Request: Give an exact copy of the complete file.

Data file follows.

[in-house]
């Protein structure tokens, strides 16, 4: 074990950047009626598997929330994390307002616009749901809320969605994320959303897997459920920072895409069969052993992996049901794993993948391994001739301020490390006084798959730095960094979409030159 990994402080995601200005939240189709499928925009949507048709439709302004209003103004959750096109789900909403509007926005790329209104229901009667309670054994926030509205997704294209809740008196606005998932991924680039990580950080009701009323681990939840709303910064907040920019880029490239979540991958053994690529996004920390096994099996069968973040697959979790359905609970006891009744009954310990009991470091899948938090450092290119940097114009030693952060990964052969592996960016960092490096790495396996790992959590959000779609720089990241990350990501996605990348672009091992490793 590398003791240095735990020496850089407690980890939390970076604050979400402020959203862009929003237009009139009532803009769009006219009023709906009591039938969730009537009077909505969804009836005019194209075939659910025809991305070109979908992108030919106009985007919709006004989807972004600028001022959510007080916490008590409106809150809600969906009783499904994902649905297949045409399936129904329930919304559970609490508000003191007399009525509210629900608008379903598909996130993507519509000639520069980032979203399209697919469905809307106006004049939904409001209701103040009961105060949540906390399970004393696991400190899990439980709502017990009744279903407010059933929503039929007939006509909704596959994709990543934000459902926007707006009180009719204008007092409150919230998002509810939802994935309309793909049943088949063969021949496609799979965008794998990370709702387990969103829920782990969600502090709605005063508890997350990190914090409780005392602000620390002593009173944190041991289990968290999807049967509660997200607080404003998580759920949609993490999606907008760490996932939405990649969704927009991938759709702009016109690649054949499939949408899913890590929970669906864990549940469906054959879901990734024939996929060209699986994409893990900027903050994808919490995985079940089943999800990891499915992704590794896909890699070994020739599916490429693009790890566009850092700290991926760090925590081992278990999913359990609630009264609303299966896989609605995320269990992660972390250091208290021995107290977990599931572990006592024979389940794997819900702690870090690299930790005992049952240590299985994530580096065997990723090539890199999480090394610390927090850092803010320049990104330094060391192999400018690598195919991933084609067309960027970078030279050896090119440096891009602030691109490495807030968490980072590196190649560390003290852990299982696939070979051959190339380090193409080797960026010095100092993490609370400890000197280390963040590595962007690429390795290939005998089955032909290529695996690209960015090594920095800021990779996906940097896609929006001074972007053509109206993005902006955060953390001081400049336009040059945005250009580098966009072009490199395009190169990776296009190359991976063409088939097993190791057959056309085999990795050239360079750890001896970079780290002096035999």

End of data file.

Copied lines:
[in-house]
């Protein structure tokens, strides 16, 4: 074990950047009626598997929330994390307002616009749901809320969605994320959303897997459920920072895409069969052993992996049901794993993948391994001739301020490390006084798959730095960094979409030159 990994402080995601200005939240189709499928925009949507048709439709302004209003103004959750096109789900909403509007926005790329209104229901009667309670054994926030509205997704294209809740008196606005998932991924680039990580950080009701009323681990939840709303910064907040920019880029490239979540991958053994690529996004920390096994099996069968973040697959979790359905609970006891009744009954310990009991470091899948938090450092290119940097114009030693952060990964052969592996960016960092490096790495396996790992959590959000779609720089990241990350990501996605990348672009091992490793 590398003791240095735990020496850089407690980890939390970076604050979400402020959203862009929003237009009139009532803009769009006219009023709906009591039938969730009537009077909505969804009836005019194209075939659910025809991305070109979908992108030919106009985007919709006004989807972004600028001022959510007080916490008590409106809150809600969906009783499904994902649905297949045409399936129904329930919304559970609490508000003191007399009525509210629900608008379903598909996130993507519509000639520069980032979203399209697919469905809307106006004049939904409001209701103040009961105060949540906390399970004393696991400190899990439980709502017990009744279903407010059933929503039929007939006509909704596959994709990543934000459902926007707006009180009719204008007092409150919230998002509810939802994935309309793909049943088949063969021949496609799979965008794998990370709702387990969103829920782990969600502090709605005063508890997350990190914090409780005392602000620390002593009173944190041991289990968290999807049967509660997200607080404003998580759920949609993490999606907008760490996932939405990649969704927009991938759709702009016109690649054949499939949408899913890590929970669906864990549940469906054959879901990734024939996929060209699986994409893990900027903050994808919490995985079940089943999800990891499915992704590794896909890699070994020739599916490429693009790890566009850092700290991926760090925590081992278990999913359990609630009264609303299966896989609605995320269990992660972390250091208290021995107290977990599931572990006592024979389940794997819900702690870090690299930790005992049952240590299985994530580096065997990723090539890199999480090394610390927090850092803010320049990104330094060391192999400018690598195919991933084609067309960027970078030279050896090119440096891009602030691109490495807030968490980072590196190649560390003290852990299982696939070979051959190339380090193409080797960026010095100092993490609370400890000197280390963040590595962007690429390795290939005998089955032909290529695996690209960015090594920095800021990779996906940097896609929006001074972007053509109206993005902006955060953390001081400049336009040059945005250009580098966009072009490199395009190169990776296009190359991976063409088939097993190791057959056309085999990795050239360079750890001896970079780290002096035999």